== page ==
Ultimate Defect Guide: Conquer Slay the Spire with These Expert Tips

I love Slay the Spire. I have now sunk over 70 hours into this game. I can’t stop playing. And by far, my favorite character to play, the Defect, is also the one the game says I’m the worst at. Undeterred, I have now not only slain the spire but reached the true ending with the Defect. 

Slay the Spire is a roguelike deckbuilder featuring four characters trying to reach the top of the titular Spire. During the game, you’ll have to choose what path to take and what cards to include in your deck. If you’ve made the right choices, you may even reach the top! (But is that really the end?)

The Defect is one of the most complicated characters to master. Their signature mechanic centers on creating various orbs that produce different passive and active (evoked) effects. Climbing the Spire and reaching the true ending means mastering the use of the orbs. Here is a guide to speed you on your way from one Defect lover to another.

A map of one path up the Spire.

Student of the Spire

If you’re new to Slay the Spire, there are a few important strategies to internalize that will help across all characters. 

First and foremost, make sure to pick up as many relics as you can. Relics are items gained from fighting elites and bosses, from chests, from special events, and from buying them in the store.

Simply put, relics break the game. Each relic provides a passive buff that varies in strength from useful to busted. The more relics and the more buffs you stack, the easier it will be to reach the top of the Spire and beat whatever dangers you face there.

By far, your most reliable method of gaining relics will be fighting elites. Other methods of relic hunting are less reliable. You can find more chests and events that give relics in event spaces, but it’s far from guaranteed. Fighting an elite enemy will always net you a relic. 

One of the most important relics to keep an eye out for is the Black Star. Picking up this relic will change elite encounters to reward you with two relics instead of one.

To get as many relics as you can, as safely as you can, make sure you’re plotting your route through the Spire beforehand. Carefully planning your path at the start of each act can give you access to more elite fights. Ultimately, this can net you more relics. Expert planning can also give you exit routes to back out of powerful fights to keep your run going.

The Defect in Slay the Spire.

The Defect’s Defect

The Defect’s biggest handicap is that the starting deck sucks. Each character’s starting deck has four copies of Strike and Defend, but these cards are awful for the Defect’s deck.

The Defect needs three main categories of cards to really get the deck going. You’ll need a good combination of energy creation, card draw, and orb creation. Card draw and energy creation are crucial for building a loop to draw and play as many cards per turn as possible.

While your starting deck is a handicap, there are a few ways you can overcome it. Most of these options involve some amount of risk, but you might find your gamble is rewarded.

Act II has two events that can upgrade your Strike and Defend cards into something more useful. If you hit the Ancient Writing event, you can choose to upgrade all Strike and Defend cards.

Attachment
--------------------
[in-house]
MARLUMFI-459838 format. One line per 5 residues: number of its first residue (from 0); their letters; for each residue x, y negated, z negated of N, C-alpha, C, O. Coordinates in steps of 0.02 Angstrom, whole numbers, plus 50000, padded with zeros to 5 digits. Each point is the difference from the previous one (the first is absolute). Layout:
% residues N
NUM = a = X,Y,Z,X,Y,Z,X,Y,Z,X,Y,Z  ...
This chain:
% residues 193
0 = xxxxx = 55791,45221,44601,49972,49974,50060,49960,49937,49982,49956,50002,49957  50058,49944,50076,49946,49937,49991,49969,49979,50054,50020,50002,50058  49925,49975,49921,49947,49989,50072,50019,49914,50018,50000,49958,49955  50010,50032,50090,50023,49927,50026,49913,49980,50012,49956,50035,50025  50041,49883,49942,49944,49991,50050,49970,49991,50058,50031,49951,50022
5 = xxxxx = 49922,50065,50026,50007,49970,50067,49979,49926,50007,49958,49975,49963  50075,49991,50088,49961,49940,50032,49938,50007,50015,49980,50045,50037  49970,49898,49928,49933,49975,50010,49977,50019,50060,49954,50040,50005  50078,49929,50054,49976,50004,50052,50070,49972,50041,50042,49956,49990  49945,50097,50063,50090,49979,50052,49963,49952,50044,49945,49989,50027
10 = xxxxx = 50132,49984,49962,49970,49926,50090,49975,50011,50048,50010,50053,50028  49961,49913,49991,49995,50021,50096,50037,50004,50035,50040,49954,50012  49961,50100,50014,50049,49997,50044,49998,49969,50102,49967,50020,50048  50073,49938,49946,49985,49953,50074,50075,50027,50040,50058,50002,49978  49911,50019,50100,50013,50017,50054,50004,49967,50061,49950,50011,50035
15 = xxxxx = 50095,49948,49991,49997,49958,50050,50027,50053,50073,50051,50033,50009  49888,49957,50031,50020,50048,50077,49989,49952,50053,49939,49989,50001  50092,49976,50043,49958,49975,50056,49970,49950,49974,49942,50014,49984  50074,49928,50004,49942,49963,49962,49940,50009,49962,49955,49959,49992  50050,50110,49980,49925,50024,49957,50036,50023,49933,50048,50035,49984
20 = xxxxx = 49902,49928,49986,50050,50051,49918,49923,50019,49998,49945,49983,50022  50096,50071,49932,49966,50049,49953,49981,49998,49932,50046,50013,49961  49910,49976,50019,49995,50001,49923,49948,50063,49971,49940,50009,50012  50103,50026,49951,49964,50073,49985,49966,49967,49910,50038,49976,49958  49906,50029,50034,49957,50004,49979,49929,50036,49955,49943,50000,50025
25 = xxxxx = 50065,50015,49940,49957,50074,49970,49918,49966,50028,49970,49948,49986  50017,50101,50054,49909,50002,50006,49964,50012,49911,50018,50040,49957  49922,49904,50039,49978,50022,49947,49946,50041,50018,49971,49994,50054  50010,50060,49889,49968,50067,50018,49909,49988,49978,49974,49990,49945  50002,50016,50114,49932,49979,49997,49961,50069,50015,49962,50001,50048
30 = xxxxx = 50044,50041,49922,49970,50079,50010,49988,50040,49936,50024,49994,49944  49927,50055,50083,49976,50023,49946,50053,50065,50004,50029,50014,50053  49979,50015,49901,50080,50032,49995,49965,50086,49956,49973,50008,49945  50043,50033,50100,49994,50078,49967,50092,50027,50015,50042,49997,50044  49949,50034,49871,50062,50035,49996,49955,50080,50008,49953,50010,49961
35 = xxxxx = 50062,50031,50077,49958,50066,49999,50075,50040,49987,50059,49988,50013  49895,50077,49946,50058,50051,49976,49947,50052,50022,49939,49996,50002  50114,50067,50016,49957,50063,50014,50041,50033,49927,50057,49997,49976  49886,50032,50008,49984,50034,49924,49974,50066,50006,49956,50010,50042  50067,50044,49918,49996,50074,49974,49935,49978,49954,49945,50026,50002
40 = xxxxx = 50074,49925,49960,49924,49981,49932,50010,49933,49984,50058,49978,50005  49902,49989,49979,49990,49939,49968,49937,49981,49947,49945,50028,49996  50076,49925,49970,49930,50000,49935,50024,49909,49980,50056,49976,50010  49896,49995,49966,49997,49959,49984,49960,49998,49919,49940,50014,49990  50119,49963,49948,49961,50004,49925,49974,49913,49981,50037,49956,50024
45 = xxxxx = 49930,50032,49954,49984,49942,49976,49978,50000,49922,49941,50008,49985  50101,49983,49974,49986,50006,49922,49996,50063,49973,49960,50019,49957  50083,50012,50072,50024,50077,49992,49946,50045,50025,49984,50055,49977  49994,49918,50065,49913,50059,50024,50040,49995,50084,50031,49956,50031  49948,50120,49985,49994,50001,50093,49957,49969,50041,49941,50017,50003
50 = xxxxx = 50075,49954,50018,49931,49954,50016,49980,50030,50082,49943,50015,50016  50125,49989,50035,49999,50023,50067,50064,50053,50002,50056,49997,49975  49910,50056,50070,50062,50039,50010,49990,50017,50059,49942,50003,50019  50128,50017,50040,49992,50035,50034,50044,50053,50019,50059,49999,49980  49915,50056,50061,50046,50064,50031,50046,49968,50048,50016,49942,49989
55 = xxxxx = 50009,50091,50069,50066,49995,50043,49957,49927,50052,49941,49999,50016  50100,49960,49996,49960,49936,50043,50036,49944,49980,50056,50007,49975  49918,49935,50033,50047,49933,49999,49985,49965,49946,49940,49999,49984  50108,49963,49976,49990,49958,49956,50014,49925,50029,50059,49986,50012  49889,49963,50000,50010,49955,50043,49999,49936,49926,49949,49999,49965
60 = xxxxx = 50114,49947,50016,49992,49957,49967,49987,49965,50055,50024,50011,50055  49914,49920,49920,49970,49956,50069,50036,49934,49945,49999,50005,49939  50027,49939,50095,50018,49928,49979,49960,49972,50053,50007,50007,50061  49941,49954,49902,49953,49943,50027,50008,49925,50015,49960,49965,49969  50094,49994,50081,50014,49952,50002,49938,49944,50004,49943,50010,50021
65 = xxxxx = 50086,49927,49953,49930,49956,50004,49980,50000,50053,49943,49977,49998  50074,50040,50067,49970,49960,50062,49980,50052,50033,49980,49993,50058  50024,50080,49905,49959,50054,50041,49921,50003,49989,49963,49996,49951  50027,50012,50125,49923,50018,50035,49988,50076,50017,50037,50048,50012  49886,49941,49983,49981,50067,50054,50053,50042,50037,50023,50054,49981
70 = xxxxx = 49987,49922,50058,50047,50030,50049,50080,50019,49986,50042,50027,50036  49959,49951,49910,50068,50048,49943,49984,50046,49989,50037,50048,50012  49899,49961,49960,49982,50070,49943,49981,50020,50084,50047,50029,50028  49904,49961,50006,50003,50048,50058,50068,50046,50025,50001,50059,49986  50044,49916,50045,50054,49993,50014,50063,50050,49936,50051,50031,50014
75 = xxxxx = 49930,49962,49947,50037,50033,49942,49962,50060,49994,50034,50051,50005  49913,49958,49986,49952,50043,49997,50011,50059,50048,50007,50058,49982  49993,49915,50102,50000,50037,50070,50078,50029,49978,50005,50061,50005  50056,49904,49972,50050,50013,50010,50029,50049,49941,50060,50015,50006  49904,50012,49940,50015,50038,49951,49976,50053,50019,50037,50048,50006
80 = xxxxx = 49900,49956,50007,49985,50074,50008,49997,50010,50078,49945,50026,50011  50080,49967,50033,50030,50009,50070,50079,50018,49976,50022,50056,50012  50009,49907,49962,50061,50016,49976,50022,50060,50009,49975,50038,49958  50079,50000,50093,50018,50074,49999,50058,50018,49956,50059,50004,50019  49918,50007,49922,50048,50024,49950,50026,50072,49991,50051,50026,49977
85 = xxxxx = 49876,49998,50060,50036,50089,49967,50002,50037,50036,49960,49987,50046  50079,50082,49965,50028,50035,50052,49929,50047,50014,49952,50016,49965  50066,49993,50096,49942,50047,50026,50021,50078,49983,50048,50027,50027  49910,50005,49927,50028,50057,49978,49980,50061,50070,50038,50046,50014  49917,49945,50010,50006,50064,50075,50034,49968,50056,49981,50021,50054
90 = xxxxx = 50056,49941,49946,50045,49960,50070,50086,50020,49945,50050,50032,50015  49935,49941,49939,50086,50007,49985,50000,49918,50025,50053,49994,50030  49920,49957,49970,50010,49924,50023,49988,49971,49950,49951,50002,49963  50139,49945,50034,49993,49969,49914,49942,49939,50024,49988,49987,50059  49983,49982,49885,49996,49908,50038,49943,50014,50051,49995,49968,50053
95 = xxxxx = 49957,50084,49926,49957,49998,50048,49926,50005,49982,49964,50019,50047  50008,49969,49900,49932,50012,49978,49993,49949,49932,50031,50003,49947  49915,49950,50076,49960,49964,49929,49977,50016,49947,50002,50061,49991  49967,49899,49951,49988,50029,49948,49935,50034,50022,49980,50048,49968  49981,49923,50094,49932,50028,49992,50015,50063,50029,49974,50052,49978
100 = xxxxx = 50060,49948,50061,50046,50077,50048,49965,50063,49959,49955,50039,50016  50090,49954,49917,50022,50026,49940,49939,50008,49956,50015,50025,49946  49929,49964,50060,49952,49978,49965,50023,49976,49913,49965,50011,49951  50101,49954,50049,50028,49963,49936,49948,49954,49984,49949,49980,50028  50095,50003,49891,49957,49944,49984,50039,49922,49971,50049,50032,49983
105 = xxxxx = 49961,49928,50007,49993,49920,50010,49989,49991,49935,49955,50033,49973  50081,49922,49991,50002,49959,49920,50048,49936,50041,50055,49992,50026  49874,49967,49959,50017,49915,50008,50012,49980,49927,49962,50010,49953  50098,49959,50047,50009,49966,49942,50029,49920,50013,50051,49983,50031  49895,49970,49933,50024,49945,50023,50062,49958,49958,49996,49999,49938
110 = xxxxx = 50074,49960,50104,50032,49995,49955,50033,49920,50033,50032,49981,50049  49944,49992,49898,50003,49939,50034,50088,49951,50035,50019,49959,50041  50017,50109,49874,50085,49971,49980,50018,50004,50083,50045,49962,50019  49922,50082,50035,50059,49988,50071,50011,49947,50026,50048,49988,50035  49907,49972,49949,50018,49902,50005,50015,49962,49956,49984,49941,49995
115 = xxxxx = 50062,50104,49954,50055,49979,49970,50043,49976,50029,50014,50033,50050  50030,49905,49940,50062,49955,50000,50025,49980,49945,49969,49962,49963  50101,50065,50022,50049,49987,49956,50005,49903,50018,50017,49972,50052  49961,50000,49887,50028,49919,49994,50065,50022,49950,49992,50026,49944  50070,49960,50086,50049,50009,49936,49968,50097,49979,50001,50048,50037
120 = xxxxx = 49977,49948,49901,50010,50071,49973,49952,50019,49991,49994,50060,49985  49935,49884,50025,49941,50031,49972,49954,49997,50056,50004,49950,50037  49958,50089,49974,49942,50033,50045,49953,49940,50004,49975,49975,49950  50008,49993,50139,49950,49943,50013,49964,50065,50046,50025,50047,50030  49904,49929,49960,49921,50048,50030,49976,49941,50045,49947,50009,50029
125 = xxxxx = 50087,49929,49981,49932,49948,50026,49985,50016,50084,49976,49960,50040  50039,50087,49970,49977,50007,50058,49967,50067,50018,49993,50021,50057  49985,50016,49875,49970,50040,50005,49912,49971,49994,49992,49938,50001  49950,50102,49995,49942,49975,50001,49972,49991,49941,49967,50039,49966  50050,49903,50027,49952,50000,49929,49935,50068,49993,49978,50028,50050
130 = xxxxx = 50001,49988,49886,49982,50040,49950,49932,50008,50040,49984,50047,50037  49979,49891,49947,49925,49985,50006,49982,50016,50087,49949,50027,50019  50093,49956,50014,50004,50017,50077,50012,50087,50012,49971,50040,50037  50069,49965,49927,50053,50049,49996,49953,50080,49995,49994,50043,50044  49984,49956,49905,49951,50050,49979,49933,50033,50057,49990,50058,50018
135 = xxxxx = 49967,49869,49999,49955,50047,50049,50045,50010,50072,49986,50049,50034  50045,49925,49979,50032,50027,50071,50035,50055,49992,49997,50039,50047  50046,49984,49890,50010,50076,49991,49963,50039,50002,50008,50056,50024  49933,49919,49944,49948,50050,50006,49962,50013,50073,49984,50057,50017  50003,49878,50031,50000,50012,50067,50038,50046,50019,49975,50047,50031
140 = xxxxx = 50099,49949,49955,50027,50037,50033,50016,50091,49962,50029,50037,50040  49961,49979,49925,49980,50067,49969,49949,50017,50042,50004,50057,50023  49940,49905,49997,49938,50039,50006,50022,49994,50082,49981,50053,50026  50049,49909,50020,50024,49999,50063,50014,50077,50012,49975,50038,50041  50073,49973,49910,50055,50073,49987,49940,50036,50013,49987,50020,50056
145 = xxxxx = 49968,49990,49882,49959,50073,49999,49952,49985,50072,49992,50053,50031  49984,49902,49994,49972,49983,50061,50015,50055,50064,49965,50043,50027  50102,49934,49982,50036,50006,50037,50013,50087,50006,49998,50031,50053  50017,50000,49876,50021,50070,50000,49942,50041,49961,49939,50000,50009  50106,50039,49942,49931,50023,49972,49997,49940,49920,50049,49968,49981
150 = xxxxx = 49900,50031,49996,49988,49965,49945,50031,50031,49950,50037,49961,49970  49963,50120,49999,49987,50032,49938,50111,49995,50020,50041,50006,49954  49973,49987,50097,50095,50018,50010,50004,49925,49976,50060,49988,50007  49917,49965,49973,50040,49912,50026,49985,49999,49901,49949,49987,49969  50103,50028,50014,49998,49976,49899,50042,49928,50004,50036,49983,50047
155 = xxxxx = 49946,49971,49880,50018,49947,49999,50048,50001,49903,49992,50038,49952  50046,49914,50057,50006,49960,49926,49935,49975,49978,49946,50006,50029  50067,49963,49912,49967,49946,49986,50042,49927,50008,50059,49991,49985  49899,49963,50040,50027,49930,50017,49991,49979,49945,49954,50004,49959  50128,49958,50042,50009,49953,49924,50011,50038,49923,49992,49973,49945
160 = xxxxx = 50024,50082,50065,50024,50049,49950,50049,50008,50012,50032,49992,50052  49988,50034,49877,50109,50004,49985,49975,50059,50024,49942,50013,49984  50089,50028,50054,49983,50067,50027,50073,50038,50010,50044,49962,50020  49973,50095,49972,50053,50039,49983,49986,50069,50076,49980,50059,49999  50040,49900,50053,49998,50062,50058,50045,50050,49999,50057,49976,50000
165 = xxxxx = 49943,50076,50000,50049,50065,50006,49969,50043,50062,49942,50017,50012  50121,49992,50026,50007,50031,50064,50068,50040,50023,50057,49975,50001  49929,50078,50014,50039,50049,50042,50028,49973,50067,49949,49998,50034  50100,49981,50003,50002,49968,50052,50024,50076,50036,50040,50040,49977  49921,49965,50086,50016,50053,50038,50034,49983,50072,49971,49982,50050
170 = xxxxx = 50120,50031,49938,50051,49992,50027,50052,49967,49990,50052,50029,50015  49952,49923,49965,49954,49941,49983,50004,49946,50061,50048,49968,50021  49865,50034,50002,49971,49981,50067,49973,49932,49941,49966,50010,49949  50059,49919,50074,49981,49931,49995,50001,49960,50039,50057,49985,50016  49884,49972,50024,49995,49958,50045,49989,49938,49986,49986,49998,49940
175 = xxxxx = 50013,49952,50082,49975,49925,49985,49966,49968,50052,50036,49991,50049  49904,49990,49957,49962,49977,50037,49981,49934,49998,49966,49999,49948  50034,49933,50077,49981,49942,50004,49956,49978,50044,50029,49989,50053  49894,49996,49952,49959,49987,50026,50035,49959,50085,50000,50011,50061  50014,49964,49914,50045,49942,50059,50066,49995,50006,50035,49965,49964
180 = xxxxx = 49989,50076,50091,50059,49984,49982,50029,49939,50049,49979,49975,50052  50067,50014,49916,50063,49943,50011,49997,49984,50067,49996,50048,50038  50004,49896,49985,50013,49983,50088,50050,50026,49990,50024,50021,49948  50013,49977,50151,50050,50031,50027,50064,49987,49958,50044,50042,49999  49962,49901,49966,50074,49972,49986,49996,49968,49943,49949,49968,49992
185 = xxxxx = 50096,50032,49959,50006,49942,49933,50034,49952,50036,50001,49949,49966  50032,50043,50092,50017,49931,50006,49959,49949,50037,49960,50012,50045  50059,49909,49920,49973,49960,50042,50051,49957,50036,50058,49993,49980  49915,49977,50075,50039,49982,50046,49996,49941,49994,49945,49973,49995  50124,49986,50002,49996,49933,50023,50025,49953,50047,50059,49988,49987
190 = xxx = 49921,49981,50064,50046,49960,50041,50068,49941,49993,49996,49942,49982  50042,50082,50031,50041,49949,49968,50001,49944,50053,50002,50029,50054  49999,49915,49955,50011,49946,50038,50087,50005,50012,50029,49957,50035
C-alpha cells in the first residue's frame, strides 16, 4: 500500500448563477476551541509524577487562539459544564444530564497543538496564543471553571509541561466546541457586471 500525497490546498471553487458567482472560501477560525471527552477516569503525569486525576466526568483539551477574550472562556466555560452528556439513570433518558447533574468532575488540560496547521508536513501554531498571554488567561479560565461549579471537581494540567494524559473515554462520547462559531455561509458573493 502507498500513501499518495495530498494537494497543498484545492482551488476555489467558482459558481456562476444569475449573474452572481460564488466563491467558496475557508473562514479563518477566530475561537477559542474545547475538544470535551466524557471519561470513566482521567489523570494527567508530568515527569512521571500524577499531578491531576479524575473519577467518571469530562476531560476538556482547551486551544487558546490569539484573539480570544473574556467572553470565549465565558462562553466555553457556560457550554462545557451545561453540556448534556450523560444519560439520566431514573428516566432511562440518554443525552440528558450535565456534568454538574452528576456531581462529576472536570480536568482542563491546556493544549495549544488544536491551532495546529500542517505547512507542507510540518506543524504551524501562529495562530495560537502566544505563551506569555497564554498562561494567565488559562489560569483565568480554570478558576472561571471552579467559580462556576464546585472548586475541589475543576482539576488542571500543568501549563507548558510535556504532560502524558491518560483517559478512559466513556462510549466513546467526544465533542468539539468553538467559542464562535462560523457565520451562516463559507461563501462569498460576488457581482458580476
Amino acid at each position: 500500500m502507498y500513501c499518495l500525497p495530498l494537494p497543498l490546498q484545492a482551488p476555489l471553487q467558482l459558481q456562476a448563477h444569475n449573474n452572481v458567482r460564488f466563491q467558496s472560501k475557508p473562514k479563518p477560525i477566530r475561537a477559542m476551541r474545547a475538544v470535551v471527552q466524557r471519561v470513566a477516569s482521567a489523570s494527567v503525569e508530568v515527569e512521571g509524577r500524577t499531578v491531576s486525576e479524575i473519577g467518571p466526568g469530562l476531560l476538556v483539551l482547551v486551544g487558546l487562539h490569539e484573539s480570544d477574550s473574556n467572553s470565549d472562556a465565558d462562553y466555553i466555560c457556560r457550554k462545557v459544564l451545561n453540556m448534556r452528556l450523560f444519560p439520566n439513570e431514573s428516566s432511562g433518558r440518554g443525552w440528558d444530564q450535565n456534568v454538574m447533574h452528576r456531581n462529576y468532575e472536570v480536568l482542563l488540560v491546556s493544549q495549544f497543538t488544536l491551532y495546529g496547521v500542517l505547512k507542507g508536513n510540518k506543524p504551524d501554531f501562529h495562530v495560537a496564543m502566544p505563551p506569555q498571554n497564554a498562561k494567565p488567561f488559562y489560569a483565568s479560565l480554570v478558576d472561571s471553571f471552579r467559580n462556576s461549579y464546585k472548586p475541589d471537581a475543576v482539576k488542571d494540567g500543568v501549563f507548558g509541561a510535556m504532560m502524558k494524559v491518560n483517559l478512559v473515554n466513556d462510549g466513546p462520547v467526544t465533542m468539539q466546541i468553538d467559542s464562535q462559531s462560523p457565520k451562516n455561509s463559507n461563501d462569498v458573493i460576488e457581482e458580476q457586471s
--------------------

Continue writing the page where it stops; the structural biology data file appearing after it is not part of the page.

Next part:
The second, more risky event in Act II is encountering the Vampires and choosing to trade Strike cards for Bite cards. Bites deal more damage than Strikes and restore hit points. However, this is only recommended if you can trade away the Blood Vial relic to the Vampires instead of losing out on max HP.

The other way to eliminate your Strike and Defend cards is to transform them into other cards! The easiest way to do this wholesale is to pick up the Pandora’s Box relic from a boss fight, which transforms all your Strike and Defend cards into random cards. Alternatively, you can look for events that transform a few cards.

A Double Energy+ card.

Endless Energy

The Defect wants to play a lot of cards per turn, and the best way to do that is to find ways to gain more energy. All cards cost a varying amount of energy to play, so having more energy means you can play more cards. Building a solid base of energy cards may be your key to reaching the top of the Spire.

When you need energy in a pinch, you can’t go wrong with Turbo and Double Energy. While both have drawbacks, like Double Energy’s use limit in combat, these cards are great on their own and in tandem. 

If you’re at a loss for what cards to upgrade at the smith, Double Energy is a great choice. Upgrading it reduces the cost to zero energy. This can lead to some wild turns with more energy than you know what to do with.

Though it is less consistent, Aggregate is a good companion to Turbo and Double Energy. Since Aggregate adds energy based on the number of cards you have yet to draw, this card may not add that much energy early in the run. However, Aggregate shines in the late games, where decks can have 40 or more cards, and you might find yourself gaining 10 energy by using them.

While not quite on the same level of raw energy production, the Defect has cards that can allow you to store energy for later. Fusion, Charge Battery, and Meteor Strike are good examples. Charge Battery is a great option to block damage and store energy for later, but Fusion is my pick for the upgrade here. Fusion costs two energy and creates a plasma orb that passively gives you an extra energy each turn. Upgrading Fusion makes it much more efficient by costing one energy.

Fastest Draw in the Spire

If you’re playing the Defect, you’ll want to be drawing lots of cards. Drawing more cards will let you loop your energy cards and draw cards to consistently find and dump out your most powerful cards.